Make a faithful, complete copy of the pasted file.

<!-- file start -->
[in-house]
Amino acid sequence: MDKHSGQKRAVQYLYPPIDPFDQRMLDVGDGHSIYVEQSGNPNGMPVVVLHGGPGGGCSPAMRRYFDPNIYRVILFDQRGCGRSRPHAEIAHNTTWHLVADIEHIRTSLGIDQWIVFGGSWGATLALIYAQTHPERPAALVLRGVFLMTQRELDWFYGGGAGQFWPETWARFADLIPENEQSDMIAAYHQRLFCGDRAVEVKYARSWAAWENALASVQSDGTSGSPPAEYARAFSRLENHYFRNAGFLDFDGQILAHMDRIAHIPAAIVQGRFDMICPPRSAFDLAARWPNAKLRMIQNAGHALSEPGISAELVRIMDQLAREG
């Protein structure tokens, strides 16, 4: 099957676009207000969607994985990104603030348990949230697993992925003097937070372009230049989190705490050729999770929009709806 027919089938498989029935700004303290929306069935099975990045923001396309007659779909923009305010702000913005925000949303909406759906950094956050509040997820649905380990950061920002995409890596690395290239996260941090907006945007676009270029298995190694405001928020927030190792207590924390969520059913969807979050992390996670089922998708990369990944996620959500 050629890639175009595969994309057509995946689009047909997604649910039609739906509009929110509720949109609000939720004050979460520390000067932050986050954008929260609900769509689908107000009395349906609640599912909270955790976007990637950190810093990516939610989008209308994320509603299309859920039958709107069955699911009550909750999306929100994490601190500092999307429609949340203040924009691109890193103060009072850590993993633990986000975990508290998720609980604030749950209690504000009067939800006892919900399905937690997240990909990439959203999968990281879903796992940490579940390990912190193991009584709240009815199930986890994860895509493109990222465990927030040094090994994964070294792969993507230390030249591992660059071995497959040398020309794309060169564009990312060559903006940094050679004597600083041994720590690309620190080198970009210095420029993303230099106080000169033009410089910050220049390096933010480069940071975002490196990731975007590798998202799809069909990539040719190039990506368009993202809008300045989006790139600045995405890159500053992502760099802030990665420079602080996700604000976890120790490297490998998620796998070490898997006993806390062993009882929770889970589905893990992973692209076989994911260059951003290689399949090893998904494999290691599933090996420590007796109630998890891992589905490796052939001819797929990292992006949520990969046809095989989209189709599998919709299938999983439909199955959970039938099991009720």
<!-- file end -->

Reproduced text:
[in-house]
Amino acid sequence: MDKHSGQKRAVQYLYPPIDPFDQRMLDVGDGHSIYVEQSGNPNGMPVVVLHGGPGGGCSPAMRRYFDPNIYRVILFDQRGCGRSRPHAEIAHNTTWHLVADIEHIRTSLGIDQWIVFGGSWGATLALIYAQTHPERPAALVLRGVFLMTQRELDWFYGGGAGQFWPETWARFADLIPENEQSDMIAAYHQRLFCGDRAVEVKYARSWAAWENALASVQSDGTSGSPPAEYARAFSRLENHYFRNAGFLDFDGQILAHMDRIAHIPAAIVQGRFDMICPPRSAFDLAARWPNAKLRMIQNAGHALSEPGISAELVRIMDQLAREG
């Protein structure tokens, strides 16, 4: 099957676009207000969607994985990104603030348990949230697993992925003097937070372009230049989190705490050729999770929009709806 027919089938498989029935700004303290929306069935099975990045923001396309007659779909923009305010702000913005925000949303909406759906950094956050509040997820649905380990950061920002995409890596690395290239996260941090907006945007676009270029298995190694405001928020927030190792207590924390969520059913969807979050992390996670089922998708990369990944996620959500 050629890639175009595969994309057509995946689009047909997604649910039609739906509009929110509720949109609000939720004050979460520390000067932050986050954008929260609900769509689908107000009395349906609640599912909270955790976007990637950190810093990516939610989008209308994320509603299309859920039958709107069955699911009550909750999306929100994490601190500092999307429609949340203040924009691109890193103060009072850590993993633990986000975990508290998720609980604030749950209690504000009067939800006892919900399905937690997240990909990439959203999968990281879903796992940490579940390990912190193991009584709240009815199930986890994860895509493109990222465990927030040094090994994964070294792969993507230390030249591992660059071995497959040398020309794309060169564009990312060559903006940094050679004597600083041994720590690309620190080198970009210095420029993303230099106080000169033009410089910050220049390096933010480069940071975002490196990731975007590798998202799809069909990539040719190039990506368009993202809008300045989006790139600045995405890159500053992502760099802030990665420079602080996700604000976890120790490297490998998620796998070490898997006993806390062993009882929770889970589905893990992973692209076989994911260059951003290689399949090893998904494999290691599933090996420590007796109630998890891992589905490796052939001819797929990292992006949520990969046809095989989209189709599998919709299938999983439909199955959970039938099991009720």